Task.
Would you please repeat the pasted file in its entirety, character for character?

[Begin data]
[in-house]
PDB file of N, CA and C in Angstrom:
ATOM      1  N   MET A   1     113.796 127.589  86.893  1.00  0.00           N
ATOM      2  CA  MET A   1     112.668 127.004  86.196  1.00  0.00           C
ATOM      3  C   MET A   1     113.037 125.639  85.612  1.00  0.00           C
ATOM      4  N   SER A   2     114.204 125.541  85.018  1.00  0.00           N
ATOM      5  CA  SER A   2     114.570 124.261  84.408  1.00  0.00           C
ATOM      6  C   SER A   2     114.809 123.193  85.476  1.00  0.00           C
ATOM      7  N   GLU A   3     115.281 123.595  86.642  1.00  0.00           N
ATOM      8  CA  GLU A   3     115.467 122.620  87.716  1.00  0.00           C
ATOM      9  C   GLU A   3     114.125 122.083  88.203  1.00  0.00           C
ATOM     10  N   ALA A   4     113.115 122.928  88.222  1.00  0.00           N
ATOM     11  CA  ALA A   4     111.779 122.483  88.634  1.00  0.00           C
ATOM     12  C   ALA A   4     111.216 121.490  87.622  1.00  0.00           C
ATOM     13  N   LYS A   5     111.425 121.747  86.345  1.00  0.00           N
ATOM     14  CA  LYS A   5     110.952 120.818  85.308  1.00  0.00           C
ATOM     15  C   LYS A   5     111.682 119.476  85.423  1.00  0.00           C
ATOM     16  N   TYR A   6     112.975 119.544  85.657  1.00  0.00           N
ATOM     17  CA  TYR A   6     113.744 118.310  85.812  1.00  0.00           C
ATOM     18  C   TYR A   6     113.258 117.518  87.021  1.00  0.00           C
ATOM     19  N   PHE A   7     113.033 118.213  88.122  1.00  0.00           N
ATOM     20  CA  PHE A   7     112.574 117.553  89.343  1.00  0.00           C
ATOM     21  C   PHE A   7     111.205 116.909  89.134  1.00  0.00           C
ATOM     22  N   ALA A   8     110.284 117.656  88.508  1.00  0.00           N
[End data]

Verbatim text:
[in-house]
PDB file of N, CA and C in Angstrom:
ATOM      1  N   MET A   1     113.796 127.589  86.893  1.00  0.00           N
ATOM      2  CA  MET A   1     112.668 127.004  86.196  1.00  0.00           C
ATOM      3  C   MET A   1     113.037 125.639  85.612  1.00  0.00           C
ATOM      4  N   SER A   2     114.204 125.541  85.018  1.00  0.00           N
ATOM      5  CA  SER A   2     114.570 124.261  84.408  1.00  0.00           C
ATOM      6  C   SER A   2     114.809 123.193  85.476  1.00  0.00           C
ATOM      7  N   GLU A   3     115.281 123.595  86.642  1.00  0.00           N
ATOM      8  CA  GLU A   3     115.467 122.620  87.716  1.00  0.00           C
ATOM      9  C   GLU A   3     114.125 122.083  88.203  1.00  0.00           C
ATOM     10  N   ALA A   4     113.115 122.928  88.222  1.00  0.00           N
ATOM     11  CA  ALA A   4     111.779 122.483  88.634  1.00  0.00           C
ATOM     12  C   ALA A   4     111.216 121.490  87.622  1.00  0.00           C
ATOM     13  N   LYS A   5     111.425 121.747  86.345  1.00  0.00           N
ATOM     14  CA  LYS A   5     110.952 120.818  85.308  1.00  0.00           C
ATOM     15  C   LYS A   5     111.682 119.476  85.423  1.00  0.00           C
ATOM     16  N   TYR A   6     112.975 119.544  85.657  1.00  0.00           N
ATOM     17  CA  TYR A   6     113.744 118.310  85.812  1.00  0.00           C
ATOM     18  C   TYR A   6     113.258 117.518  87.021  1.00  0.00           C
ATOM     19  N   PHE A   7     113.033 118.213  88.122  1.00  0.00           N
ATOM     20  CA  PHE A   7     112.574 117.553  89.343  1.00  0.00           C
ATOM     21  C   PHE A   7     111.205 116.909  89.134  1.00  0.00           C
ATOM     22  N   ALA A   8     110.284 117.656  88.508  1.00  0.00           N